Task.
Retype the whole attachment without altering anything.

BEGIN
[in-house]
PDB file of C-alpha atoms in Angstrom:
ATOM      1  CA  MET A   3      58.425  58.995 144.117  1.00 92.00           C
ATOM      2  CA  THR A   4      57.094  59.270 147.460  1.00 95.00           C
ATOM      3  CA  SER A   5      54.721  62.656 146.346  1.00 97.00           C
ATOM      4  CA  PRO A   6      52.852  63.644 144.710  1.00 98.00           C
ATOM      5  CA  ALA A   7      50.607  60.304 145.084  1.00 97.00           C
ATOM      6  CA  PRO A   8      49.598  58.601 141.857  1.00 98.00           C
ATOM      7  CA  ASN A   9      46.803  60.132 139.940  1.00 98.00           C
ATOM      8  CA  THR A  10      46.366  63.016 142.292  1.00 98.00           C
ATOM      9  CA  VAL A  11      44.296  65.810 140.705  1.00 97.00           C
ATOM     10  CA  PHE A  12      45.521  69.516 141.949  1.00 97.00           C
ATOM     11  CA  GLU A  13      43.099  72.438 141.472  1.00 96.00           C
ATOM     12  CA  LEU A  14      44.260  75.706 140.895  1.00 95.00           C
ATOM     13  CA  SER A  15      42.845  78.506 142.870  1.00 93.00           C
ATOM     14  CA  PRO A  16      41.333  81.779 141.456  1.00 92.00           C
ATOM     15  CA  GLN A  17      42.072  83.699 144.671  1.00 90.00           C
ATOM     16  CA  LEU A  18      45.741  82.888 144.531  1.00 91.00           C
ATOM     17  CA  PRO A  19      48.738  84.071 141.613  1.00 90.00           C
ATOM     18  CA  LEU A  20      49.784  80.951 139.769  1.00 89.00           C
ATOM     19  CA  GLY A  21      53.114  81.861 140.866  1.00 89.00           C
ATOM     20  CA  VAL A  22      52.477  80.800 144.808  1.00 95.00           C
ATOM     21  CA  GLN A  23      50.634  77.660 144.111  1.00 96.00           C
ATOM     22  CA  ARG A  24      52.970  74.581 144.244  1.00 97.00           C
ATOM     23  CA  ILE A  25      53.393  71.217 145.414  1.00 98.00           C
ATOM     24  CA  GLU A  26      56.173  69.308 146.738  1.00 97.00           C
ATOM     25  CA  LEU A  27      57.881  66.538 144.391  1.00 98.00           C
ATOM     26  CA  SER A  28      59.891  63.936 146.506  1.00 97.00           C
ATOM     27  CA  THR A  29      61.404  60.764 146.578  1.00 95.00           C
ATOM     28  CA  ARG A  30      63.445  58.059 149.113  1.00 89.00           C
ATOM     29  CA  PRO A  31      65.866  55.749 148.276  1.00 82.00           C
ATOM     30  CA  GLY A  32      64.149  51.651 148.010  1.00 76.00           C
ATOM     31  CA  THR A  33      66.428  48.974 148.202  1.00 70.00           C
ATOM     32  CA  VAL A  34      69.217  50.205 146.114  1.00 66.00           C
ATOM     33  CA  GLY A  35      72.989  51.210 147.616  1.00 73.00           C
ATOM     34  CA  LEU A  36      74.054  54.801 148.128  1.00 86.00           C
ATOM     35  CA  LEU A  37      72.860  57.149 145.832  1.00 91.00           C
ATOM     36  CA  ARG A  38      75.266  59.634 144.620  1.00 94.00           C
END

[in-house]
PDB file of C-alpha atoms in Angstrom:
ATOM      1  CA  MET A   3      58.425  58.995 144.117  1.00 92.00           C
ATOM      2  CA  THR A   4      57.094  59.270 147.460  1.00 95.00           C
ATOM      3  CA  SER A   5      54.721  62.656 146.346  1.00 97.00           C
ATOM      4  CA  PRO A   6      52.852  63.644 144.710  1.00 98.00           C
ATOM      5  CA  ALA A   7      50.607  60.304 145.084  1.00 97.00           C
ATOM      6  CA  PRO A   8      49.598  58.601 141.857  1.00 98.00           C
ATOM      7  CA  ASN A   9      46.803  60.132 139.940  1.00 98.00           C
ATOM      8  CA  THR A  10      46.366  63.016 142.292  1.00 98.00           C
ATOM      9  CA  VAL A  11      44.296  65.810 140.705  1.00 97.00           C
ATOM     10  CA  PHE A  12      45.521  69.516 141.949  1.00 97.00           C
ATOM     11  CA  GLU A  13      43.099  72.438 141.472  1.00 96.00           C
ATOM     12  CA  LEU A  14      44.260  75.706 140.895  1.00 95.00           C
ATOM     13  CA  SER A  15      42.845  78.506 142.870  1.00 93.00           C
ATOM     14  CA  PRO A  16      41.333  81.779 141.456  1.00 92.00           C
ATOM     15  CA  GLN A  17      42.072  83.699 144.671  1.00 90.00           C
ATOM     16  CA  LEU A  18      45.741  82.888 144.531  1.00 91.00           C
ATOM     17  CA  PRO A  19      48.738  84.071 141.613  1.00 90.00           C
ATOM     18  CA  LEU A  20      49.784  80.951 139.769  1.00 89.00           C
ATOM     19  CA  GLY A  21      53.114  81.861 140.866  1.00 89.00           C
ATOM     20  CA  VAL A  22      52.477  80.800 144.808  1.00 95.00           C
ATOM     21  CA  GLN A  23      50.634  77.660 144.111  1.00 96.00           C
ATOM     22  CA  ARG A  24      52.970  74.581 144.244  1.00 97.00           C
ATOM     23  CA  ILE A  25      53.393  71.217 145.414  1.00 98.00           C
ATOM     24  CA  GLU A  26      56.173  69.308 146.738  1.00 97.00           C
ATOM     25  CA  LEU A  27      57.881  66.538 144.391  1.00 98.00           C
ATOM     26  CA  SER A  28      59.891  63.936 146.506  1.00 97.00           C
ATOM     27  CA  THR A  29      61.404  60.764 146.578  1.00 95.00           C
ATOM     28  CA  ARG A  30      63.445  58.059 149.113  1.00 89.00           C
ATOM     29  CA  PRO A  31      65.866  55.749 148.276  1.00 82.00           C
ATOM     30  CA  GLY A  32      64.149  51.651 148.010  1.00 76.00           C
ATOM     31  CA  THR A  33      66.428  48.974 148.202  1.00 70.00           C
ATOM     32  CA  VAL A  34      69.217  50.205 146.114  1.00 66.00           C
ATOM     33  CA  GLY A  35      72.989  51.210 147.616  1.00 73.00           C
ATOM     34  CA  LEU A  36      74.054  54.801 148.128  1.00 86.00           C
ATOM     35  CA  LEU A  37      72.860  57.149 145.832  1.00 91.00           C
ATOM     36  CA  ARG A  38      75.266  59.634 144.620  1.00 94.00           C